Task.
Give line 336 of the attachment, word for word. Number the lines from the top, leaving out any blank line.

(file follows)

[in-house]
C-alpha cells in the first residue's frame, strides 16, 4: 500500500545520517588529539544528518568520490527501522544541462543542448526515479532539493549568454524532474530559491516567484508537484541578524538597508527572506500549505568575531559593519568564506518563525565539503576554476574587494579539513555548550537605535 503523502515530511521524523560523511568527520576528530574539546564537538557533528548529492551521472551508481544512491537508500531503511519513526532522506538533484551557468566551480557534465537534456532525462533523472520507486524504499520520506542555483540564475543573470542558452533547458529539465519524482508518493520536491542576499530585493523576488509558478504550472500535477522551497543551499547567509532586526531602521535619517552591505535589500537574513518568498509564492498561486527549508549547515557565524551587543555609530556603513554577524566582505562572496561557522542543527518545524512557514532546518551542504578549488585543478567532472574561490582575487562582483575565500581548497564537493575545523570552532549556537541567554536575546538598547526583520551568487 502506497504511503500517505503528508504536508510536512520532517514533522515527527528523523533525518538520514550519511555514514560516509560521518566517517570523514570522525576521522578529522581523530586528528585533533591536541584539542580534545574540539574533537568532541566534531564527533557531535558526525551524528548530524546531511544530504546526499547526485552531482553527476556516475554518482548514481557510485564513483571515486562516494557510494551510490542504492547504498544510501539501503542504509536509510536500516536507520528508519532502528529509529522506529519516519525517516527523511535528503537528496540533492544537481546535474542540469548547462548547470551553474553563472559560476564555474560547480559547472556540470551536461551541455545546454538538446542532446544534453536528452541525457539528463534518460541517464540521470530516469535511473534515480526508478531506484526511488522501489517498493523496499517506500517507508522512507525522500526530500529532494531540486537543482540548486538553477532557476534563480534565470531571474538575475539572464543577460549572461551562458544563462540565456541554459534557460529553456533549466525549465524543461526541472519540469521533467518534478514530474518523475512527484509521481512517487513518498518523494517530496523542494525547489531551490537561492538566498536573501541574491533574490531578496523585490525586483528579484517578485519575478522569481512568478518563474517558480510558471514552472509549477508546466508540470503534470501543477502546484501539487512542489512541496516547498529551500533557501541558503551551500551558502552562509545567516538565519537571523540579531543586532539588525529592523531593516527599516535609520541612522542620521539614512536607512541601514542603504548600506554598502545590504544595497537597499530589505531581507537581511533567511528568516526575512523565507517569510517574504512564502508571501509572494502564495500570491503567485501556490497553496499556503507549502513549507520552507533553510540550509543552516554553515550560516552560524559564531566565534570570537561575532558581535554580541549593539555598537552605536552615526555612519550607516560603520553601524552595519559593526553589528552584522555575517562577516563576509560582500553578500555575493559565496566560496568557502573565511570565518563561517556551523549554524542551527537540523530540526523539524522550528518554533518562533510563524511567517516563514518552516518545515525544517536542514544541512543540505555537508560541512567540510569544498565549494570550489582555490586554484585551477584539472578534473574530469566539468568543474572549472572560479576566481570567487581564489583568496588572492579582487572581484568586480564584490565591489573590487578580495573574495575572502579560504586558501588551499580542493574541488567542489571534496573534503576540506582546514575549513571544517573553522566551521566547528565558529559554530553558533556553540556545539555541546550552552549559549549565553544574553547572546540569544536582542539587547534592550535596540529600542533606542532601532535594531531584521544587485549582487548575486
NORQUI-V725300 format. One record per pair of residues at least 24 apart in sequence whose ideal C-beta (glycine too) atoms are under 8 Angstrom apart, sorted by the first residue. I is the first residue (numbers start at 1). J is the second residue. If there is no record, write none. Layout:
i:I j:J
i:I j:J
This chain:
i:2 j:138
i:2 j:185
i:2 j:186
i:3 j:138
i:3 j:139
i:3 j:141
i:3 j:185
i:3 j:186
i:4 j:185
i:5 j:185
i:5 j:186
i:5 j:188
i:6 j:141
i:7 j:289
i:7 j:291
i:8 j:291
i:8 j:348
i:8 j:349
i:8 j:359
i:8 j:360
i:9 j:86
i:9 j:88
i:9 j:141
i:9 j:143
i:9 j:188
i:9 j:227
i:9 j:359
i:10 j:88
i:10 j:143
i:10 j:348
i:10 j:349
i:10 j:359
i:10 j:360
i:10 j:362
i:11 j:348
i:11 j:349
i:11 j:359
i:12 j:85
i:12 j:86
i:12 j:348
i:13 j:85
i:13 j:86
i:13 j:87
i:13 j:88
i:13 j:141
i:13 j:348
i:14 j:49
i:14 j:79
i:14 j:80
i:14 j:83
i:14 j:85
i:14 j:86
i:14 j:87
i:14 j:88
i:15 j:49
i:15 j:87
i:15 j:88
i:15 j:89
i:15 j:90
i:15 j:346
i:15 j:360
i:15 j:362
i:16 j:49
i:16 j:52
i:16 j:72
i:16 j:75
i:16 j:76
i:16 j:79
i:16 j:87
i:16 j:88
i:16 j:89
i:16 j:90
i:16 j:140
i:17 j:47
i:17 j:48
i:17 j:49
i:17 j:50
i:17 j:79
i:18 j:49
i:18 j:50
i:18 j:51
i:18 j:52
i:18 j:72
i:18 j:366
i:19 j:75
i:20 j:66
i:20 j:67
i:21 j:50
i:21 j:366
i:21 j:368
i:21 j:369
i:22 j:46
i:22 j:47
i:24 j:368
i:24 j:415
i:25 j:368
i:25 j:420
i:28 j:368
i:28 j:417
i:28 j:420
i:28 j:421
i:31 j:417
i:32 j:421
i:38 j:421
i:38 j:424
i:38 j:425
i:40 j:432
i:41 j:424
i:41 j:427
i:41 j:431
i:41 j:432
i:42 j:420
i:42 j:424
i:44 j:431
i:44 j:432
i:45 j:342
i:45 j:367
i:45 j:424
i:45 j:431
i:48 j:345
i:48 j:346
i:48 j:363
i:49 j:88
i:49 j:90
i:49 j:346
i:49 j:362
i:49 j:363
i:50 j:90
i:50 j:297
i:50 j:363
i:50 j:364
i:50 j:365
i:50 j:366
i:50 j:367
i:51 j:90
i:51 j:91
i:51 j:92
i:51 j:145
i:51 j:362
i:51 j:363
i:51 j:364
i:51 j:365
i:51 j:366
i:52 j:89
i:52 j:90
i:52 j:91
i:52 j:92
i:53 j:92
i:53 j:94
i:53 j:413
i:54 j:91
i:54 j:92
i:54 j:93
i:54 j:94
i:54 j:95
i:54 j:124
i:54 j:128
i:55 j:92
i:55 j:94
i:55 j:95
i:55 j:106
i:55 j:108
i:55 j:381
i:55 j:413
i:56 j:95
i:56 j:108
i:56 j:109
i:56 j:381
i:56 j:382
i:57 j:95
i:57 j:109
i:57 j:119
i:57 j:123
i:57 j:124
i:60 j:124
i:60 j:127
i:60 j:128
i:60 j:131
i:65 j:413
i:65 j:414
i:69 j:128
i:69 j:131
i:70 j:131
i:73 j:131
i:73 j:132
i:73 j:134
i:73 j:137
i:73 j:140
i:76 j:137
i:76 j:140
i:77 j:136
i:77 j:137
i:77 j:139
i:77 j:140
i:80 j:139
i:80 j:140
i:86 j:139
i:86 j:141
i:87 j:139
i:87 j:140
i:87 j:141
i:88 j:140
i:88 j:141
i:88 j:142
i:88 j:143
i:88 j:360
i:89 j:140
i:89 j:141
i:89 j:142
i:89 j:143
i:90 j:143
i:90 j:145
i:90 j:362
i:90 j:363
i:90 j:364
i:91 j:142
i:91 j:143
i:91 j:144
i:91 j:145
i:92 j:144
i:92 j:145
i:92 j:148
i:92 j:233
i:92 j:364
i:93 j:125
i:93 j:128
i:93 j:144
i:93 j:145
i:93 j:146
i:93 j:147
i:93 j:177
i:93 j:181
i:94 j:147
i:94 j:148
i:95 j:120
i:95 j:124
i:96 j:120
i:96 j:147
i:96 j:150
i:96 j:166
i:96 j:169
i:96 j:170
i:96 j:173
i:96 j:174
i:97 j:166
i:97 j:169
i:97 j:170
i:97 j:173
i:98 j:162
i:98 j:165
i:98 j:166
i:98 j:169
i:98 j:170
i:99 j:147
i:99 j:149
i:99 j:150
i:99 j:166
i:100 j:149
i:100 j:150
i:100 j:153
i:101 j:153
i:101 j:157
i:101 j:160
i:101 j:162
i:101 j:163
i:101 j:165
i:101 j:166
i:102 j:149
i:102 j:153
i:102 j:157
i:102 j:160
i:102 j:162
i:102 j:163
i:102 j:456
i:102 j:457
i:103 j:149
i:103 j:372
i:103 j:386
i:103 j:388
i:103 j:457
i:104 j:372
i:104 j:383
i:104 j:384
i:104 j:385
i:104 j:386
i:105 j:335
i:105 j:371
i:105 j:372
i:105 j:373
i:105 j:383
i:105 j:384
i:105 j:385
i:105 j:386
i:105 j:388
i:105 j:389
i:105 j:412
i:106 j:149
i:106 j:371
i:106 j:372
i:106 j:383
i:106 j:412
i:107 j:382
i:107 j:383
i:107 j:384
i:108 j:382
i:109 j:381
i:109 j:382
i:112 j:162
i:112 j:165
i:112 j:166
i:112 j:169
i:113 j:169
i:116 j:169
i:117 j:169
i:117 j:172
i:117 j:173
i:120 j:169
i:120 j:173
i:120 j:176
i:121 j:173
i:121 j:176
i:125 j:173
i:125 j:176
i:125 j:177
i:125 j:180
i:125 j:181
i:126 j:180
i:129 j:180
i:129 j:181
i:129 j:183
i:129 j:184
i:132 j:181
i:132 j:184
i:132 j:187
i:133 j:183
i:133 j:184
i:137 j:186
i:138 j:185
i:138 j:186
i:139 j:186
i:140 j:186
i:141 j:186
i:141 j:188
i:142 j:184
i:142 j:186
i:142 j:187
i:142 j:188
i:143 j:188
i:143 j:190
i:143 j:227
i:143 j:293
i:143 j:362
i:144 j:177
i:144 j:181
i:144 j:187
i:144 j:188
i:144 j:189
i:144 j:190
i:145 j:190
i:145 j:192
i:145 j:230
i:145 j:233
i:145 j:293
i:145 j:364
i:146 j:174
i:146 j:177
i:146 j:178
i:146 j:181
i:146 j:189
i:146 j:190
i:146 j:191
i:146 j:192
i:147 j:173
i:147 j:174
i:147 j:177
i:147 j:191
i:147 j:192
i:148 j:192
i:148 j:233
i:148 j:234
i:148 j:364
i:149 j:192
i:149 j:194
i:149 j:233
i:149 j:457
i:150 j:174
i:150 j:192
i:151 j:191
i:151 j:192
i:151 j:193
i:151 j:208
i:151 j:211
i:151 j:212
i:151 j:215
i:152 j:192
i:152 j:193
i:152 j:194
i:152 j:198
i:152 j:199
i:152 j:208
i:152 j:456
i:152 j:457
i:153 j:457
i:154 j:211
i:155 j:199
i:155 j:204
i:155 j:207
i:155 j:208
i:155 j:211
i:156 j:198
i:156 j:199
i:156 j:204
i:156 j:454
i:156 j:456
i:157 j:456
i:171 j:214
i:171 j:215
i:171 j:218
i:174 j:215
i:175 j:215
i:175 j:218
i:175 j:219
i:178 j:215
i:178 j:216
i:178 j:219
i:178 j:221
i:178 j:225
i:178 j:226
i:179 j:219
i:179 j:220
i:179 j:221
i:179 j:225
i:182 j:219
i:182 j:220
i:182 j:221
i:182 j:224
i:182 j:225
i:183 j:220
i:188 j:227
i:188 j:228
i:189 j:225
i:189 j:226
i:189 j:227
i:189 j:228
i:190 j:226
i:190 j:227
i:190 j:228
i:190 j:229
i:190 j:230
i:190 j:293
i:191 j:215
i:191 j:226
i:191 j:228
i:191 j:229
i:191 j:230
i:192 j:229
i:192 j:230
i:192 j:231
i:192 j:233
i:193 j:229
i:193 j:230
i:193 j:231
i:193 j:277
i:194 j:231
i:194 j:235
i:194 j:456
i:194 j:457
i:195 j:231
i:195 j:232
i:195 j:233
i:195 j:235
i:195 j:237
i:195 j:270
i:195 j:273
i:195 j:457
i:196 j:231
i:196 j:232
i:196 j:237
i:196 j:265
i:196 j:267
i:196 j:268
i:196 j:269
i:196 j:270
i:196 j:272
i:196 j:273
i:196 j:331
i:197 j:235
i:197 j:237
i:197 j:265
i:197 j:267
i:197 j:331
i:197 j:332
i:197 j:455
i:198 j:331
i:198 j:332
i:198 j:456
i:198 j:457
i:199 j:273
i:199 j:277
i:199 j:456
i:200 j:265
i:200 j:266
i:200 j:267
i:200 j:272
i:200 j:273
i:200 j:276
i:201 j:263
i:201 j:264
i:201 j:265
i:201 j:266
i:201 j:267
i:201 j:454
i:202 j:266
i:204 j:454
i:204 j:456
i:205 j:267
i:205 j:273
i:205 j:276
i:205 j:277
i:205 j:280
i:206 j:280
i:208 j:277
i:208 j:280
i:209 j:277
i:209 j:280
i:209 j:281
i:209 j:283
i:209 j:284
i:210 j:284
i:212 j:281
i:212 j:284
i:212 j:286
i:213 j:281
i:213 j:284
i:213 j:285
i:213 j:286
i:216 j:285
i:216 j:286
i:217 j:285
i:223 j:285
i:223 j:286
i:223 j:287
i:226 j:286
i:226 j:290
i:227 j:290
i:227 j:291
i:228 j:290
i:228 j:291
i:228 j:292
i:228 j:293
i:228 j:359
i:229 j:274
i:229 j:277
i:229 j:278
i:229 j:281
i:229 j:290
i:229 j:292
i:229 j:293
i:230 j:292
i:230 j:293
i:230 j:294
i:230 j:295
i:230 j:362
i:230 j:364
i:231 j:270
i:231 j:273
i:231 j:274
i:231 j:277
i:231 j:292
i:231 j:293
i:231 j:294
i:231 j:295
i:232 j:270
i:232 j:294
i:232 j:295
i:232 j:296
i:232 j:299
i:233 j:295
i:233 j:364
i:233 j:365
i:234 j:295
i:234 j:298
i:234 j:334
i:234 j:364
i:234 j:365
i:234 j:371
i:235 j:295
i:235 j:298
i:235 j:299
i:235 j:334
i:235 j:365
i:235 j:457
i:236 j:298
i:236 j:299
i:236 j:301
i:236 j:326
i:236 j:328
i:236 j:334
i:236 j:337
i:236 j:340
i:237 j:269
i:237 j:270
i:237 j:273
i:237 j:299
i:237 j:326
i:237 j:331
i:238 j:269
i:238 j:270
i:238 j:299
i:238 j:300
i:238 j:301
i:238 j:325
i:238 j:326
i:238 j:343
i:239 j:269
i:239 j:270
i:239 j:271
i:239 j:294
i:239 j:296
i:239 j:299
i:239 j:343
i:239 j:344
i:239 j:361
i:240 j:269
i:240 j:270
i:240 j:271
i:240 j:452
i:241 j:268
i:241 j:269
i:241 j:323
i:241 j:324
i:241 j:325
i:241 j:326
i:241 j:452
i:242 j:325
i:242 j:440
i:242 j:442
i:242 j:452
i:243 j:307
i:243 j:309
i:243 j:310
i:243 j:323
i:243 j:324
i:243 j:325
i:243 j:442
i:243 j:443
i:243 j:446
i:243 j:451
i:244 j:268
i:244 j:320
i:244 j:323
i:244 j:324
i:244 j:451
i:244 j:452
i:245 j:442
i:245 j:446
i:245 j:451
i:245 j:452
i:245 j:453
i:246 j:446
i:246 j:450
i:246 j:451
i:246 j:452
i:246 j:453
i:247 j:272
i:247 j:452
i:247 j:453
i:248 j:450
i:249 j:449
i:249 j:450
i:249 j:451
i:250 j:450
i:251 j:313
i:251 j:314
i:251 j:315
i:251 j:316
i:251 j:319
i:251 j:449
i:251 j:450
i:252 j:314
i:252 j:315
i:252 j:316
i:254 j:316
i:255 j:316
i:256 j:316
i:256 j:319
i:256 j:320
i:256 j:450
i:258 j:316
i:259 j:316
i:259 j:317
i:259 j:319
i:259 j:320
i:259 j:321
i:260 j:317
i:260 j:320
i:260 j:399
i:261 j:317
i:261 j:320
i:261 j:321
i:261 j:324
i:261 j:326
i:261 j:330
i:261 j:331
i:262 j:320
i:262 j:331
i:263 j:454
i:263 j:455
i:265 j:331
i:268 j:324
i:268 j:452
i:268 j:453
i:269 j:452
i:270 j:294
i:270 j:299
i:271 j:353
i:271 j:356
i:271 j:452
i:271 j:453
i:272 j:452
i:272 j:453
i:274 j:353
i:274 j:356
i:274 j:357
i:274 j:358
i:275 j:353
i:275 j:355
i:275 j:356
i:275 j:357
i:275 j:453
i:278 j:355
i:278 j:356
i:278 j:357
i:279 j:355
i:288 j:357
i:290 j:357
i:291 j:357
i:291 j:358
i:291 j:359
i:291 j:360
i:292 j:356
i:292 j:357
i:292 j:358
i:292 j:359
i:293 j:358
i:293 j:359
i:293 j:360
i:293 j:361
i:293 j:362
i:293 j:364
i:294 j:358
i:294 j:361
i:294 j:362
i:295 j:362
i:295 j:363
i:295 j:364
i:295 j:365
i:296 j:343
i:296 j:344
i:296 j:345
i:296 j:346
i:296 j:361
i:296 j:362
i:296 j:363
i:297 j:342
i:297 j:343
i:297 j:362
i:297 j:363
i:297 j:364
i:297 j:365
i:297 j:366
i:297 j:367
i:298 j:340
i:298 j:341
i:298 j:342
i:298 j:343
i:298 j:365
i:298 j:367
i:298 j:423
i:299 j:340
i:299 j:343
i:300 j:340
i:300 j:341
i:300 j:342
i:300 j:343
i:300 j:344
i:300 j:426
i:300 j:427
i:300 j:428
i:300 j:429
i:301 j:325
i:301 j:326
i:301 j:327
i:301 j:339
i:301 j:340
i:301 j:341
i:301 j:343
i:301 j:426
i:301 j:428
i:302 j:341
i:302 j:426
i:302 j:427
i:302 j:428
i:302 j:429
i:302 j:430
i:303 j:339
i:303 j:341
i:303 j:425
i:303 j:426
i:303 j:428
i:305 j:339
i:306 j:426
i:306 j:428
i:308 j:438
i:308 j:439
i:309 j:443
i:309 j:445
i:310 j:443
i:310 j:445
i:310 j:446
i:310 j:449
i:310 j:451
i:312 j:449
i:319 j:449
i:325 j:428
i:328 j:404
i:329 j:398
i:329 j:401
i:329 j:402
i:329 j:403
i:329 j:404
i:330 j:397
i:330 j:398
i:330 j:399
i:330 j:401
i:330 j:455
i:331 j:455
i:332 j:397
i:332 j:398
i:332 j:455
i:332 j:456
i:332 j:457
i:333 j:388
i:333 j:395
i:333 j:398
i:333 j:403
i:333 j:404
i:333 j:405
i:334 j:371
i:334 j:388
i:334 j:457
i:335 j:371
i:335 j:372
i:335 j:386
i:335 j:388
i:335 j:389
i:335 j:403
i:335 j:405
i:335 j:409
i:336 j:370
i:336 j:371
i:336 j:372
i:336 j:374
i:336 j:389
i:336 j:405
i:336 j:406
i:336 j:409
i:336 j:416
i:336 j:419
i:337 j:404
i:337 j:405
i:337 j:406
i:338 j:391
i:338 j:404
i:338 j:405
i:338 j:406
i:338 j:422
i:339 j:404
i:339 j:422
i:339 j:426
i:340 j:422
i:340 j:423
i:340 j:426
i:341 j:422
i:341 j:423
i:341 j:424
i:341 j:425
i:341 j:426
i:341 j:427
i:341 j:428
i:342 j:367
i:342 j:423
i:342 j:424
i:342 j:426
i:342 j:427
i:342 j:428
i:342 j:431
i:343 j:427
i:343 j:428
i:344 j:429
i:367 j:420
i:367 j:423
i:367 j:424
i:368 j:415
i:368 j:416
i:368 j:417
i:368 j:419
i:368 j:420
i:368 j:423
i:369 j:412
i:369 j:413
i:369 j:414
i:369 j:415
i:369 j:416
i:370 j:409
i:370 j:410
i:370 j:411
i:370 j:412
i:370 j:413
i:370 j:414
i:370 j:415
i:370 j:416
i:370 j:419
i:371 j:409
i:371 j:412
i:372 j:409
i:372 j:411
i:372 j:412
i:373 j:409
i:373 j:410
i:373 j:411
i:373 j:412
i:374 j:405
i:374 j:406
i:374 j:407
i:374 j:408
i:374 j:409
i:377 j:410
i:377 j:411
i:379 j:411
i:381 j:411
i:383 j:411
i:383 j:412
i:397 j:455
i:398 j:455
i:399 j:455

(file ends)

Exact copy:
i:129 j:183